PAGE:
When Private Dancer hit the charts, I drove everybody around me nuts.
While my parents constantly threatened to throw the goddamn album out the window if I continued to play it, I ignored their loving and gentle warnings and purchased another copy.
What my parents and all the other haters didn't understand was that I was seeking freedom.
As a gay black kid trying to survive high school, Detroit in the 80's and AIDS as a ubiquitous reminder of what happens to boys who "like" boys, I felt trapped, invisible and targeted.
I longed for freedom,fame and fortune, and killer legs.
In my adolescent mind, owning Turner-like gams would allow me to (benevolently) rule the world.
All gay men need their icons.
All gay men need a bold, courageous bellwether who is unafraid to take up space, demand attention and create a world and reality of their own.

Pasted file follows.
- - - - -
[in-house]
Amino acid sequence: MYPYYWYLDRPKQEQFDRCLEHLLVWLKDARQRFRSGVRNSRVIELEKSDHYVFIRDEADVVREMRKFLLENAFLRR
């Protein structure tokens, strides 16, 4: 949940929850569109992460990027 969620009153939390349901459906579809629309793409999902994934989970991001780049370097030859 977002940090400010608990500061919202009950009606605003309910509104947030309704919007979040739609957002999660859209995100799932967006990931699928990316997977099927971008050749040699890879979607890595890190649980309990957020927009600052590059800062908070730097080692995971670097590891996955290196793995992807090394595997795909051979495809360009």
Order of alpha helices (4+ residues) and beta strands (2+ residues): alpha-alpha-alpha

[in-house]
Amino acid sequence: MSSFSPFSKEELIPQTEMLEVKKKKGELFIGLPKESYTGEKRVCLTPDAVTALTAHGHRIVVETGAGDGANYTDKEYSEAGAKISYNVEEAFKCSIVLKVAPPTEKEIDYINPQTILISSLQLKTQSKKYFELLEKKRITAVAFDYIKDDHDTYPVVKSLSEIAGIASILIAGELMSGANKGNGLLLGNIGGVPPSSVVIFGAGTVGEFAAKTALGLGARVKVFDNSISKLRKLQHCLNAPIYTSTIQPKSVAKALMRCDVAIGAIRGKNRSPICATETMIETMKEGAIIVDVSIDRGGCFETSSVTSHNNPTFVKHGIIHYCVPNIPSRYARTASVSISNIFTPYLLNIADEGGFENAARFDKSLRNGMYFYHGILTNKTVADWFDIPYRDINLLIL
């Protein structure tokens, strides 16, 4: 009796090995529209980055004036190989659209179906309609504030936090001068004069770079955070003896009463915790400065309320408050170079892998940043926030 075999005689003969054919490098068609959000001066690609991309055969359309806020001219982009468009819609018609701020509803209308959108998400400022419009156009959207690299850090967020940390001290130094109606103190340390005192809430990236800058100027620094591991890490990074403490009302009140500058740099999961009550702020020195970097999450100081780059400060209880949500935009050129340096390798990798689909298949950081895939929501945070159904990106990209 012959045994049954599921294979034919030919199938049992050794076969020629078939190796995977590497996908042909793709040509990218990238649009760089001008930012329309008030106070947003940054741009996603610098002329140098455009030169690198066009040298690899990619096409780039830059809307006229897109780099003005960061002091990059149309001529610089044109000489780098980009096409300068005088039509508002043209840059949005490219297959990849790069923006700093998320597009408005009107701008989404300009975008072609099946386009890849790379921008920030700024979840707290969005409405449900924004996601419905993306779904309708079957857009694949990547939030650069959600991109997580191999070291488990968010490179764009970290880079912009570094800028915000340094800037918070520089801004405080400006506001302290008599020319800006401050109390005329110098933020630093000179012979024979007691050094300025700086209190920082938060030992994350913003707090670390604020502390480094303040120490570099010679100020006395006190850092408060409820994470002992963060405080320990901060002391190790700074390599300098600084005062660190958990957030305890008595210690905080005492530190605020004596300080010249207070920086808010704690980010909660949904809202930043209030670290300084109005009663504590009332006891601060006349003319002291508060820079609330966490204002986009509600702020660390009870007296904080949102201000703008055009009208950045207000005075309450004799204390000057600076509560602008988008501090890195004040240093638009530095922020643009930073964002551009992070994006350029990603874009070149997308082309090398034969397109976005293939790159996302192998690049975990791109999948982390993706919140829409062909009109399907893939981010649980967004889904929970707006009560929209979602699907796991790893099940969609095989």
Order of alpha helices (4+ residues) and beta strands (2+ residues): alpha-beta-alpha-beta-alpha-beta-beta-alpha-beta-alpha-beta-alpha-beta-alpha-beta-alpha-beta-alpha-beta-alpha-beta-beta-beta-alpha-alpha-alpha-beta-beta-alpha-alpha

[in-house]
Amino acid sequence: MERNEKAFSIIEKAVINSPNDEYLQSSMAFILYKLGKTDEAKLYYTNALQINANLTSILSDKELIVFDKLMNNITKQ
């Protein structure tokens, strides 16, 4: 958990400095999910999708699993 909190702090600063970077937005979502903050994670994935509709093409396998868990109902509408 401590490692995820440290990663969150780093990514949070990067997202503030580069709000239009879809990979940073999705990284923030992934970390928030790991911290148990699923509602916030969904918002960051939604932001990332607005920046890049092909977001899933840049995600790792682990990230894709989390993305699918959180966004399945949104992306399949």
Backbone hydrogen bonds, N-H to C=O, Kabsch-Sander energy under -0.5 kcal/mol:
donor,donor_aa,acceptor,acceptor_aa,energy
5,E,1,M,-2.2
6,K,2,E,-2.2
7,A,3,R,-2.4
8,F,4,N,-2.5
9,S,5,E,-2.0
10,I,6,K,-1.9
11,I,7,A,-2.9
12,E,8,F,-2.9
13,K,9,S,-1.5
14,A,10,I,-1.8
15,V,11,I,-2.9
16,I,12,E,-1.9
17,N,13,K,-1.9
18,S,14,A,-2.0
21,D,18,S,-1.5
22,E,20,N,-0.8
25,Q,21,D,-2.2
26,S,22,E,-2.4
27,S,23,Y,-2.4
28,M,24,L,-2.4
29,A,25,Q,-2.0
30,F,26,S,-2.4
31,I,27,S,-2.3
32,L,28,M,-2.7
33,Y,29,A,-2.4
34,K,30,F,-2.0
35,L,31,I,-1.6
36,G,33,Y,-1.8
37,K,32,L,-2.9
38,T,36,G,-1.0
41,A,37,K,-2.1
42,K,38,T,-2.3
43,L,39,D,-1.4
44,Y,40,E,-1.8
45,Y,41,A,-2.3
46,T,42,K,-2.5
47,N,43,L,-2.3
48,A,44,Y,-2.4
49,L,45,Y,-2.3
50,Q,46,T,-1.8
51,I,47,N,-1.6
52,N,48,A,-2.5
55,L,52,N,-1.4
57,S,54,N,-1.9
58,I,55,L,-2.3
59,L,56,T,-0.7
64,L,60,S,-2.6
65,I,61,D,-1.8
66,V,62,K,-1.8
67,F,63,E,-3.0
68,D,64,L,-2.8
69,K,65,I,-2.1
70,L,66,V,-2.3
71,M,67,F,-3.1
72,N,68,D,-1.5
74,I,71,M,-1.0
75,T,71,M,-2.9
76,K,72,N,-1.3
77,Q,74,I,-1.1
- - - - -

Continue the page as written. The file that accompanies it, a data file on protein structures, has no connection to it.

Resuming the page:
As a persecuted minority, we all look toward those that demonstrate what can be achieved with perseverance,dogged determination and a healthy dose of self confidence.
High school friends and family members teased me about this never ending obsession with the old lady who was the Rock Goddess ; I hummed every note on Private Dancer and entertained myself recreating every video move and dramatic interview.
While I couldn't rock a leather skirt or pants or heels or anything resembling leopard print, I lived for the denim jacket that reminded me that I could walk the tough streets of NYC and own them.
Having idols and those that light the way are important.
Twenty years later, there is still not much that can match my frenzied devotion and allegiance to the Honky Tonk Angel.
I have seen other singers attempt to blatantly and deliberately court myself and my gay brethren. At 47, I am the same age she was when she was at the height of her career and comeback.
My legs are good but not Tina good.
Nothing says I have made it despite incredible odds like a pair of mile long stems and an attitude to match.